the Established Church; there are no Dissenters, Seceders, nor any other
kind of sect whatever in the parish. The church of this parish has stood
more than a century, but has for some years past been in a ruinous
situation, and was therefore taken down this summer, and a new elegant
church is building. There are three places of public worship in the
parish, exclusive of the churcn, viz., Kenlochew, Chapel of Sand, and the
croft of Jolly. The church and manse are at the distance of six English
miles from each other. The manse is very near the shore, on the north of
the church, and supposed to be in the centre of the parish. The value of
the living,. exclusive of the glebe, and including the expence allowed for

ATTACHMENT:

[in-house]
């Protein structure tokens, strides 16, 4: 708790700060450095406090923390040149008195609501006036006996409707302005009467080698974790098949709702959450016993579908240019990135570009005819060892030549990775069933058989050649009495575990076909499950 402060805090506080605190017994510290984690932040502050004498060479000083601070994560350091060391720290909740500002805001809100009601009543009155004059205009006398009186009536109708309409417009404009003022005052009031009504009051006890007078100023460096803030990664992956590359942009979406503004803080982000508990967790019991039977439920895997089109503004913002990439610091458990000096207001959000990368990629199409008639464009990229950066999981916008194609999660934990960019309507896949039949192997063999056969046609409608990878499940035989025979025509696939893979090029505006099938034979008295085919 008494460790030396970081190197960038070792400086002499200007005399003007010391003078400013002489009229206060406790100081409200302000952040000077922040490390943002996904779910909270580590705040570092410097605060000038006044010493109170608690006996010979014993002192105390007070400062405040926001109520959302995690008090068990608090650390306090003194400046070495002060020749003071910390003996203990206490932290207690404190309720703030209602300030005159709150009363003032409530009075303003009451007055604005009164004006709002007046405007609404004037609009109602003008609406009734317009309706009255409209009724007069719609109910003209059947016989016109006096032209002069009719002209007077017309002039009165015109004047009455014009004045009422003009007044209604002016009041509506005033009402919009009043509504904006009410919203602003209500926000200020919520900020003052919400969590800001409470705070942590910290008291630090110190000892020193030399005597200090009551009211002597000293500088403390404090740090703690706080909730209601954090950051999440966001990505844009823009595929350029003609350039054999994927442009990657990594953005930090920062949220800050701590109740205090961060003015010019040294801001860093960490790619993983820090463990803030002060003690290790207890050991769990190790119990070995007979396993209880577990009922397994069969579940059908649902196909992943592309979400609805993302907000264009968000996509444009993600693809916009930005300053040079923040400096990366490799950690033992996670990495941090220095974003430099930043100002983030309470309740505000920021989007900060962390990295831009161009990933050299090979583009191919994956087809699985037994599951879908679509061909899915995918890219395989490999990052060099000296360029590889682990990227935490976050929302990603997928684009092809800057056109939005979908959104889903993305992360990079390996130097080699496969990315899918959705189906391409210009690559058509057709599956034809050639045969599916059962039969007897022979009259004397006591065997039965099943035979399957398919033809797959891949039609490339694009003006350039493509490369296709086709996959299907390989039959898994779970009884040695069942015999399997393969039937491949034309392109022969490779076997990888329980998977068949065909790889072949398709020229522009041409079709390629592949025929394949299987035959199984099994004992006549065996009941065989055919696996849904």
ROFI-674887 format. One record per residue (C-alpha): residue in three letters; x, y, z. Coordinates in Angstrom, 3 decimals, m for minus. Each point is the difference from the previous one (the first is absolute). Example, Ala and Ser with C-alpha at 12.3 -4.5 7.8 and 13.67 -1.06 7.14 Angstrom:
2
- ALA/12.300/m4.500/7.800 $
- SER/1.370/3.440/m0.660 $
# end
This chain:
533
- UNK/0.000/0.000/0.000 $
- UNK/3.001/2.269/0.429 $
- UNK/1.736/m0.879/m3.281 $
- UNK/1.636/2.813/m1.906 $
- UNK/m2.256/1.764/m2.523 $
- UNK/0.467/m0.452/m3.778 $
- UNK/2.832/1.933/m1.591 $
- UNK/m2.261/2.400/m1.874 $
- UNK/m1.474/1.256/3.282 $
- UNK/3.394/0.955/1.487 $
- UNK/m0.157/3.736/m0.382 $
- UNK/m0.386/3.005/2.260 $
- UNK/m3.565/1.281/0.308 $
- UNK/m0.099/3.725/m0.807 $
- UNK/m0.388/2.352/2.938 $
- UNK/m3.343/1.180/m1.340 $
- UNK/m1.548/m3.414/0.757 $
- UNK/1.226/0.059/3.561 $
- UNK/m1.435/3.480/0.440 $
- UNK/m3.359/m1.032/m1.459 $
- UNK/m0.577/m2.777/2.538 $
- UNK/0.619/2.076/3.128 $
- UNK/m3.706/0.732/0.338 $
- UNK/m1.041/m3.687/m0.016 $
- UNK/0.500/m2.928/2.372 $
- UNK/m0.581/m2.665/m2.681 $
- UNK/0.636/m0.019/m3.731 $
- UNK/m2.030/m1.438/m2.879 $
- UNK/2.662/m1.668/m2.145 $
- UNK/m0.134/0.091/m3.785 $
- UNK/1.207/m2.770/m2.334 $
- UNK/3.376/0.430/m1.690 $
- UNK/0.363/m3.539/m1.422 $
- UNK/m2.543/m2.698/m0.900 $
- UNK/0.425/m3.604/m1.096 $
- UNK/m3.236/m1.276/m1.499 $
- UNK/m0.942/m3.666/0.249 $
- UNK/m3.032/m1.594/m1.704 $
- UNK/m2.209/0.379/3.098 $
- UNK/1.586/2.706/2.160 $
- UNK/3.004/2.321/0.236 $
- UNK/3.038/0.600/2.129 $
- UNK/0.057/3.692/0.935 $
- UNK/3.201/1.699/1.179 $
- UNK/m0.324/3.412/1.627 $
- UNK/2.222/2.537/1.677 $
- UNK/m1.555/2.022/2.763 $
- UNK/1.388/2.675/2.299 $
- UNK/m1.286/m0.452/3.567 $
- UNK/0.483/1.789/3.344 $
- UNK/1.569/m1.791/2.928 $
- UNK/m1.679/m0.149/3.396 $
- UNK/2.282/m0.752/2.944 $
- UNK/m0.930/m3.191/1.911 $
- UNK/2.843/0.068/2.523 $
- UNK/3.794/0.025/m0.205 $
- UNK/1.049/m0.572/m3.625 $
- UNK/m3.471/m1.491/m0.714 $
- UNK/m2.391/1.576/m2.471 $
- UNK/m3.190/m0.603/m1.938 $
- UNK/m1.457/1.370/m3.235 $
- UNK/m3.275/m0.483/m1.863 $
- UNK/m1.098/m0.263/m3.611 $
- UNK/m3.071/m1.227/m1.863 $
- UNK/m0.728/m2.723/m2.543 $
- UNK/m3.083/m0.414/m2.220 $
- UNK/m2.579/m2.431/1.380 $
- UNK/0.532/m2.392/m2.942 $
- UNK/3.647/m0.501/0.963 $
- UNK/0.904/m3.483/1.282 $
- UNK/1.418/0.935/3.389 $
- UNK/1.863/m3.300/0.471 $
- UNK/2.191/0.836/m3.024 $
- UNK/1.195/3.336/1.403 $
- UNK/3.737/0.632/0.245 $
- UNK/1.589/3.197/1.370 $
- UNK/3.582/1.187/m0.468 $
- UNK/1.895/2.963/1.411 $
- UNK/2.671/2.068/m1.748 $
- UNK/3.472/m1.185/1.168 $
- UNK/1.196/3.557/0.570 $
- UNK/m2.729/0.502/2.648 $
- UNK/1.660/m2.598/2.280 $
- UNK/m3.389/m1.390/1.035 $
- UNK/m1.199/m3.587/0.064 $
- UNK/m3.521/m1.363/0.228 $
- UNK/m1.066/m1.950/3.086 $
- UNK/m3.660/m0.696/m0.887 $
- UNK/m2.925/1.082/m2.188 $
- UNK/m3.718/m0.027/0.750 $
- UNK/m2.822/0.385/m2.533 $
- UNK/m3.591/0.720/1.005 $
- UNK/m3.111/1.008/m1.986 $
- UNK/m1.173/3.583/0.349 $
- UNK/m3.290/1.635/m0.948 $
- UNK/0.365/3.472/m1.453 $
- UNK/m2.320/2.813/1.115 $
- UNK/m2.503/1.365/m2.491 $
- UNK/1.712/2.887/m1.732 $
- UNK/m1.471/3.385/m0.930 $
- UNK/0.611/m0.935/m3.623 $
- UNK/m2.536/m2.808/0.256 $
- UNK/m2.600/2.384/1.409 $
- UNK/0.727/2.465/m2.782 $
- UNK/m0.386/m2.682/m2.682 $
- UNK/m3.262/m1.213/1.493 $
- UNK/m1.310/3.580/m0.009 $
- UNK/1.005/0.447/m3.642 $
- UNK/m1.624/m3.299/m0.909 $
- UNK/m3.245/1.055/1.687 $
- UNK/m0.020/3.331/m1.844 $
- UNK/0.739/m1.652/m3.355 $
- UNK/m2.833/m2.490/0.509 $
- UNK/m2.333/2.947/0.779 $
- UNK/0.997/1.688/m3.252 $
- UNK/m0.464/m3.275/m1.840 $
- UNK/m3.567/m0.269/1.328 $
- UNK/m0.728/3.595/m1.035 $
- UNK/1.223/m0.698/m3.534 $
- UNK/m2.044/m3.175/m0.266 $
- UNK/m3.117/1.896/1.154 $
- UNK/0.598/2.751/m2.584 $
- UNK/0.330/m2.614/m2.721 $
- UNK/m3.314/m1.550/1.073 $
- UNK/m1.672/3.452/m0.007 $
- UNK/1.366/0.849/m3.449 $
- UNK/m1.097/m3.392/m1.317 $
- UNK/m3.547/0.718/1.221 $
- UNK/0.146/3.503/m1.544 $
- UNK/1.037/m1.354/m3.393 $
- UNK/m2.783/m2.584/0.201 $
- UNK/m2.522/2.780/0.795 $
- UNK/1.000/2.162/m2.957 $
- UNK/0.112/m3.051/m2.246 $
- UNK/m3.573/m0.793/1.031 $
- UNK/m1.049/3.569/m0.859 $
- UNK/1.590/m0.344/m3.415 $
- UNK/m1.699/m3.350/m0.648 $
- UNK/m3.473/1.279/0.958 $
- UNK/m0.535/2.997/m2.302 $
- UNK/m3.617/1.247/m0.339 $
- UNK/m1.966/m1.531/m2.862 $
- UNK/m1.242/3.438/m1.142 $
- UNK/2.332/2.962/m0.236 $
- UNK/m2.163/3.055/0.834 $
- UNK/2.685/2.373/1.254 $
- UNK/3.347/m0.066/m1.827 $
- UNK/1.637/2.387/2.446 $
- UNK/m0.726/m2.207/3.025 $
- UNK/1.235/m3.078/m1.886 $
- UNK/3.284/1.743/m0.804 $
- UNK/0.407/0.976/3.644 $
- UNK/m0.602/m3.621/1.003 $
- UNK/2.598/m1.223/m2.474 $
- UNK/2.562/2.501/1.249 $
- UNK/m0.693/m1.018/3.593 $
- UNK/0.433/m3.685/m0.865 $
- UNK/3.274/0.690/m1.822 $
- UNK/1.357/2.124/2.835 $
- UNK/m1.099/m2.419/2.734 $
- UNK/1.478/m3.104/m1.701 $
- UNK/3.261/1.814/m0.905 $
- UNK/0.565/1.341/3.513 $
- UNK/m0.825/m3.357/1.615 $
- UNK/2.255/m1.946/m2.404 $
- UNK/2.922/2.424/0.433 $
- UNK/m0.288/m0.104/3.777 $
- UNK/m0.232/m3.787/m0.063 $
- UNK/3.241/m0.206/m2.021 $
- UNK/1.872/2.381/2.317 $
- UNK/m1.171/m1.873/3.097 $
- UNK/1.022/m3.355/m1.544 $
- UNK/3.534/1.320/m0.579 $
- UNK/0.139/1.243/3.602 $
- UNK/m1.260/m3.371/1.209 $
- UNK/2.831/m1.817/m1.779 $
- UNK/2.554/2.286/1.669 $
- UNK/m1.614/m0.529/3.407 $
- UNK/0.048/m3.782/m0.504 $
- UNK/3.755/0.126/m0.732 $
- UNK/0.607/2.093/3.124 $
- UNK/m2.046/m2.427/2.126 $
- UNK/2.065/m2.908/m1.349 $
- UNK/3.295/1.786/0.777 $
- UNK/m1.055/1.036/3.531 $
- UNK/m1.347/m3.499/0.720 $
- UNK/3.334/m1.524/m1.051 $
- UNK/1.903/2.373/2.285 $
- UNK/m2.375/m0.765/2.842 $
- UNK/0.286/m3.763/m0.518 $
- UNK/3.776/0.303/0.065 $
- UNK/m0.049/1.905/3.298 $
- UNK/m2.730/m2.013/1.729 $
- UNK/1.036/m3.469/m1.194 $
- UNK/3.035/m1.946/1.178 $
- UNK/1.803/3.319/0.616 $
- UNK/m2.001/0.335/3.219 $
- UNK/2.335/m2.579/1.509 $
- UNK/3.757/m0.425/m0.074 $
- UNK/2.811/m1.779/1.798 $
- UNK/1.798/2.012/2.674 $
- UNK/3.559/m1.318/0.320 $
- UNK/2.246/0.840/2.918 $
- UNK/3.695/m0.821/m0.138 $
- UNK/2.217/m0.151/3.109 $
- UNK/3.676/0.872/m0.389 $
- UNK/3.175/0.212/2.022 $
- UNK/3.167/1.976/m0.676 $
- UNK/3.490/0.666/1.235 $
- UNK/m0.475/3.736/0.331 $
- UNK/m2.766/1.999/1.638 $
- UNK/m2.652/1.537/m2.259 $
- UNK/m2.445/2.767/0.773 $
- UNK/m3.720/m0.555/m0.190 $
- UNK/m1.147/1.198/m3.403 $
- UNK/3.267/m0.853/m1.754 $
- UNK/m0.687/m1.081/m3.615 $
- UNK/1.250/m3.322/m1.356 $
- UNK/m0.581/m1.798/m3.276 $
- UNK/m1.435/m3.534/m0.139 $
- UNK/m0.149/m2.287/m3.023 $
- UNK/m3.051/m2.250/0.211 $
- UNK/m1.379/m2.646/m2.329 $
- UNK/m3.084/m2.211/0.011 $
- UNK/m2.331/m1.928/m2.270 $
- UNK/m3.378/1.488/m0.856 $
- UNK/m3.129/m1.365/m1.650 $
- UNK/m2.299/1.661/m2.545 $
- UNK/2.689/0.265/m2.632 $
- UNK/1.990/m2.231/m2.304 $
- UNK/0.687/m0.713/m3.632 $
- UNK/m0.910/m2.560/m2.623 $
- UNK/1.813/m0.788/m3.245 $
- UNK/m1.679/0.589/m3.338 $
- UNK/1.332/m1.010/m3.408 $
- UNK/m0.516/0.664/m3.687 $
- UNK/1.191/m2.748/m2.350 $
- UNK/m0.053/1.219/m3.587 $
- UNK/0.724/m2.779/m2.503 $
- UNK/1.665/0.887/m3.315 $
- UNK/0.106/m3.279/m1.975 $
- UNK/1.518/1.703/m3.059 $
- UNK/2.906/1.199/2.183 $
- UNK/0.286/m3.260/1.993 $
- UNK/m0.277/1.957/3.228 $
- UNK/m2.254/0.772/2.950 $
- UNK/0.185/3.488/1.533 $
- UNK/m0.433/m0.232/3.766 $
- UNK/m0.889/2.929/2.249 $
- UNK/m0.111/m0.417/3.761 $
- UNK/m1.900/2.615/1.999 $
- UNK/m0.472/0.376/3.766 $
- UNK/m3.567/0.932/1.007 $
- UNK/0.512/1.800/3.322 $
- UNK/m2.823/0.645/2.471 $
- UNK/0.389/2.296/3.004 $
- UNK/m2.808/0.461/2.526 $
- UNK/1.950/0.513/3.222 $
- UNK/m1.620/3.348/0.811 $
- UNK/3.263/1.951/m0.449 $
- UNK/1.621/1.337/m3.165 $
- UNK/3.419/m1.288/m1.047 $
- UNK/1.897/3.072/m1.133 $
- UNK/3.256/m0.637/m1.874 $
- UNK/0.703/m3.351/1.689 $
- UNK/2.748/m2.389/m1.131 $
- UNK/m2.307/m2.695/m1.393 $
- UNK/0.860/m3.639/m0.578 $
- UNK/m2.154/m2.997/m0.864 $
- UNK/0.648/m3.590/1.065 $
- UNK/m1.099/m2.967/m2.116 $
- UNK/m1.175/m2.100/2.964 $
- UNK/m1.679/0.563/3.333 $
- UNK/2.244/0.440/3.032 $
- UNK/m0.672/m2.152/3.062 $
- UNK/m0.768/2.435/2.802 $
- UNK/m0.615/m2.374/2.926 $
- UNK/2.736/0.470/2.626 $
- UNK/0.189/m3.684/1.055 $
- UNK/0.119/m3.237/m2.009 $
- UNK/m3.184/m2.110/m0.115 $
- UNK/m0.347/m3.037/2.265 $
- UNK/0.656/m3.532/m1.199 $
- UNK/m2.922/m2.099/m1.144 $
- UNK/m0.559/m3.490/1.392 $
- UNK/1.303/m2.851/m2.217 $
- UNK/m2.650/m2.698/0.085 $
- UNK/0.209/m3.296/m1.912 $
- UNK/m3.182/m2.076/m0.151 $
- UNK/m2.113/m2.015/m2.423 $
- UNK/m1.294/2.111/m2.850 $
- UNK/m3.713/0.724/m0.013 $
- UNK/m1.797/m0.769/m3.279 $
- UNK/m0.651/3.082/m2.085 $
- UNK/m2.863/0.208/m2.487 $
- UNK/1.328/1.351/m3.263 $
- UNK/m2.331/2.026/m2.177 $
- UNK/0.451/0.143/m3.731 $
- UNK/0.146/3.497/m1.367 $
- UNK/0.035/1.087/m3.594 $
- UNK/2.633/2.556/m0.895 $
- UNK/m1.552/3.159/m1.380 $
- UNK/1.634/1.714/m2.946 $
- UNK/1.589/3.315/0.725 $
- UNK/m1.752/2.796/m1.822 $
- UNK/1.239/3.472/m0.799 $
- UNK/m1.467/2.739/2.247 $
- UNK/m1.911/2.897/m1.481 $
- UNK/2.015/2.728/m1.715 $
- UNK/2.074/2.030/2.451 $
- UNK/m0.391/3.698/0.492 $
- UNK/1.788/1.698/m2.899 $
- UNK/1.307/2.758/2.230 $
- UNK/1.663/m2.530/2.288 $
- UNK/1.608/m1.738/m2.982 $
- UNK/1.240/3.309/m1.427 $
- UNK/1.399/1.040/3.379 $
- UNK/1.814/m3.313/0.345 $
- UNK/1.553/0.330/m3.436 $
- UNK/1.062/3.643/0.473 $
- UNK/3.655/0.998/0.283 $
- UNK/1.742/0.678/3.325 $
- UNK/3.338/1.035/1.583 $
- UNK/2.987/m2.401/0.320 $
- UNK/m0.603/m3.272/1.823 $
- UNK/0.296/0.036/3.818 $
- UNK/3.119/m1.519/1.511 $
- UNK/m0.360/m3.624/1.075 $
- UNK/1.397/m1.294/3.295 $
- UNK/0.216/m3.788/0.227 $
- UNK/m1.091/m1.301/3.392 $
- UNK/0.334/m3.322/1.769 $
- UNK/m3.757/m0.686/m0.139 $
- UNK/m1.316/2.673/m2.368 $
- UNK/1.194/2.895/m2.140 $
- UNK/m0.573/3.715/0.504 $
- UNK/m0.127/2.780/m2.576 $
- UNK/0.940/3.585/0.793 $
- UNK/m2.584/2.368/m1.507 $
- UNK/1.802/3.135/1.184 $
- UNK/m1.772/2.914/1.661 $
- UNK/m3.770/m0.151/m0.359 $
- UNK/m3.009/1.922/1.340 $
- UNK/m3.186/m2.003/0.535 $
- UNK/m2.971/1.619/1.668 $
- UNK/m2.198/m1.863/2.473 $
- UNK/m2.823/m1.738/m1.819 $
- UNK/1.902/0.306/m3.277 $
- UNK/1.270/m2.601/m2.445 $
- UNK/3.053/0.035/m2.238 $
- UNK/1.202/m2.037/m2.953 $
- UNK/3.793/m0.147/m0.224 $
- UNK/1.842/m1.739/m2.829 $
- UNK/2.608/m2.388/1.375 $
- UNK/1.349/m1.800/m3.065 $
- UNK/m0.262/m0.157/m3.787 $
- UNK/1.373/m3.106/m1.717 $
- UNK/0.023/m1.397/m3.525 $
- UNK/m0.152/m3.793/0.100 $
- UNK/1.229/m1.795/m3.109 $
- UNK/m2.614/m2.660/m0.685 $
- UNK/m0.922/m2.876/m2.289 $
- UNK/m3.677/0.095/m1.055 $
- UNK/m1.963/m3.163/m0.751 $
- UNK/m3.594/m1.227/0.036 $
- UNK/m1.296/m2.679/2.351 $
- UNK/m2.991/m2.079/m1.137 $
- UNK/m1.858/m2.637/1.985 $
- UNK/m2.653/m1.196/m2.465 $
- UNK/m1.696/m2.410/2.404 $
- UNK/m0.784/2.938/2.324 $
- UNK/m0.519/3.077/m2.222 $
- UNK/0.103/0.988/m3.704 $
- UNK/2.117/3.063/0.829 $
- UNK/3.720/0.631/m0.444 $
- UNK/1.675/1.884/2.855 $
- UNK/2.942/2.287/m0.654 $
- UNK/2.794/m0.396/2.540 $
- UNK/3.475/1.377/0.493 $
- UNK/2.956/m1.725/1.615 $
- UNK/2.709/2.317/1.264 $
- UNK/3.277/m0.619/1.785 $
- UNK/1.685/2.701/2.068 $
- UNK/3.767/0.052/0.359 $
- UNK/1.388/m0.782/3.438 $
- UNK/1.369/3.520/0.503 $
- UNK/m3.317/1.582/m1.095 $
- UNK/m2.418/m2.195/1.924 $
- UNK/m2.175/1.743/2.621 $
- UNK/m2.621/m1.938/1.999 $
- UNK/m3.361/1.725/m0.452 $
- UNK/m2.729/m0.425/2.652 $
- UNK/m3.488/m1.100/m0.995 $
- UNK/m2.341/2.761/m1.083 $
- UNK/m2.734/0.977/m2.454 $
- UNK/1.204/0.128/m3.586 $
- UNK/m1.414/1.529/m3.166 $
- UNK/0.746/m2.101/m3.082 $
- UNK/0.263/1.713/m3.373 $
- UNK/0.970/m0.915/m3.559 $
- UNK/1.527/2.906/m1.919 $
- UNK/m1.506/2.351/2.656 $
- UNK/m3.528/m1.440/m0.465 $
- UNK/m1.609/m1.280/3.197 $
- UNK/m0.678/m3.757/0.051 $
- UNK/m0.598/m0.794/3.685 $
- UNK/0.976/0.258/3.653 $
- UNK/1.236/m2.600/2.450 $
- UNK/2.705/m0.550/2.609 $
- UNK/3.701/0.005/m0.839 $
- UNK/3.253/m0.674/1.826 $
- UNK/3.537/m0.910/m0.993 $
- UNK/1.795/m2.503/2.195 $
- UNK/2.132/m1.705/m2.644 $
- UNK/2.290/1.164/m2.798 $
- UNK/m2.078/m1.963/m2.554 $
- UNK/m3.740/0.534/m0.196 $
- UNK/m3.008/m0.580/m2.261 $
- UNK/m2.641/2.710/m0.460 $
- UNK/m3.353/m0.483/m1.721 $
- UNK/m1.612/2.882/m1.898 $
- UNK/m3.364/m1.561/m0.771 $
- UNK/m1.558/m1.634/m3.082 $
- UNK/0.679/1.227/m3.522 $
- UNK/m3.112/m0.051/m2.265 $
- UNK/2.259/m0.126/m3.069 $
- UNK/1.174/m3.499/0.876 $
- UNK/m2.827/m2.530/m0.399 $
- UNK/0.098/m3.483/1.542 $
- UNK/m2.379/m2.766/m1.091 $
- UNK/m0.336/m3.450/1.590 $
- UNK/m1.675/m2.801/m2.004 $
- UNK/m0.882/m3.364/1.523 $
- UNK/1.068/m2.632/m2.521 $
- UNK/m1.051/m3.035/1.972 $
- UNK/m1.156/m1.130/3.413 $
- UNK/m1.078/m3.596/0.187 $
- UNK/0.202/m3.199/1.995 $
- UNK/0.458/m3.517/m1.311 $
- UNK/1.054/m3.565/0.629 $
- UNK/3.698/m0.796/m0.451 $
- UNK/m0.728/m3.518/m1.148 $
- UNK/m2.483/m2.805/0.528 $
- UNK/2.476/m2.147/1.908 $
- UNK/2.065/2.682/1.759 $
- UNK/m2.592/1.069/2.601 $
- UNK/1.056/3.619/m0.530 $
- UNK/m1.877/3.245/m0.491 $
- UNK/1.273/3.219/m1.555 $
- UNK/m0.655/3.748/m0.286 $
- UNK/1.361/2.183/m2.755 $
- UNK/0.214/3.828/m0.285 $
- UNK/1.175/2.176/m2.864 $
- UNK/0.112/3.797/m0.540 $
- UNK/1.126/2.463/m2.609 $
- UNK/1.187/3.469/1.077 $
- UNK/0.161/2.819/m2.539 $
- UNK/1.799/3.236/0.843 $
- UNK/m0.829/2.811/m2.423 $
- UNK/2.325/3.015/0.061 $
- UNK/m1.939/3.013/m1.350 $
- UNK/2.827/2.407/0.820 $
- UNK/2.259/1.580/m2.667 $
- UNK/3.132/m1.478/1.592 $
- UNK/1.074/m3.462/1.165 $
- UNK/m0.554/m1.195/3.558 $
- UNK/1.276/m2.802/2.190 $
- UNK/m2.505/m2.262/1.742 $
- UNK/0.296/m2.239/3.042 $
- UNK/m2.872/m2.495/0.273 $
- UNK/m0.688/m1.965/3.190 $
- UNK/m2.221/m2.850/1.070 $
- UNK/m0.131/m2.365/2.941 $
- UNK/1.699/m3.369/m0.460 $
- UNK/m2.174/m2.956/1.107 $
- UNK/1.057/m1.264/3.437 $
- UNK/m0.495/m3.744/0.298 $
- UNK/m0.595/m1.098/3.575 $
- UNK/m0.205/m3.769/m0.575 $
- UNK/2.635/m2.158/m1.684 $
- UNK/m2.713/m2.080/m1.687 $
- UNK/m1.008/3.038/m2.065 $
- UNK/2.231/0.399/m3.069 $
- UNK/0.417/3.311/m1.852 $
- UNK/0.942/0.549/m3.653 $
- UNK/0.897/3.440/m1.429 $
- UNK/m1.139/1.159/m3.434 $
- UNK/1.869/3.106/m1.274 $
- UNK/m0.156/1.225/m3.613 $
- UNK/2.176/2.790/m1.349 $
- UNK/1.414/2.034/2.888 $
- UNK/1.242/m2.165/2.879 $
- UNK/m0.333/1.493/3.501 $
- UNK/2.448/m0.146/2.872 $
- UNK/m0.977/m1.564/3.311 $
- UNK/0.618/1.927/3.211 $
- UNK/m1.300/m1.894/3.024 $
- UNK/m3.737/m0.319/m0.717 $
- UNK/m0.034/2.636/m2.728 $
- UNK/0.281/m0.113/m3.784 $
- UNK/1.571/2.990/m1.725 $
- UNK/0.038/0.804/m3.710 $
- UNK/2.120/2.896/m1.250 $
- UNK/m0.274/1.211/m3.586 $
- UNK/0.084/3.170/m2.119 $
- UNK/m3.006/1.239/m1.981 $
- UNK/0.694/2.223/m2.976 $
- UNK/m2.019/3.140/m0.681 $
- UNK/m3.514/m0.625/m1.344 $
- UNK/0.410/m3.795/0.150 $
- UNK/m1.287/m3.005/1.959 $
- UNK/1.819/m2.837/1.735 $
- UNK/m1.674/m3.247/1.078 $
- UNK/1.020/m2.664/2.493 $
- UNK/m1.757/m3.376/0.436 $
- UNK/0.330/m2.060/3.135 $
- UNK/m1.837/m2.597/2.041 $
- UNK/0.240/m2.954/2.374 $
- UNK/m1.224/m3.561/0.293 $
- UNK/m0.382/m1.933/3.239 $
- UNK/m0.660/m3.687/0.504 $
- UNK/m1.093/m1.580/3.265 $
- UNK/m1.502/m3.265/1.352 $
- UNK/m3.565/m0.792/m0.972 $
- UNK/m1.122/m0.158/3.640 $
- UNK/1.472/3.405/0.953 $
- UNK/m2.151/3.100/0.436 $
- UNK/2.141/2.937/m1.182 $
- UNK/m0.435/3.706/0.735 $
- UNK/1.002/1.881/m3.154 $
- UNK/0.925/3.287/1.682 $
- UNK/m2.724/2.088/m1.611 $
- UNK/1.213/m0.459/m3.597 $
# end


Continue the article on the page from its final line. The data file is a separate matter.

communion elements, is only ^58, 6s. 9jd. There are five heritors in the
parish, viz., Sir Hector M'Kenzie of Gairloch, Baronet, John M'Kenzie of
Gruinord, John M'Kenzie of Letterew, Roderick M'Kenzie of Kernsary, and
Colonel M'Kenzie of Coul, who is at present in the East Indies; all the
rest reside in the parish.
"Rent.—The land-rent cannot be ascertained with
accuracy. It may probably be about £1700 per annum.
of the poor in this as well as in many other Highland parishes is daily
increasing. There are eighty-four upon the kirk-session roll, besides some
other indigent persons, who, though not inroiled, yet are considered as
objects of sympathy. They have the annual collections made in the church,
with the interest of £20, distributed among them. The collections, upon an
average, are about £6, 7s.
"Language.—The Gaelic is the prevailing language in
this as well as in several other corners of the West coast, where the
people have no opportunity of learning English."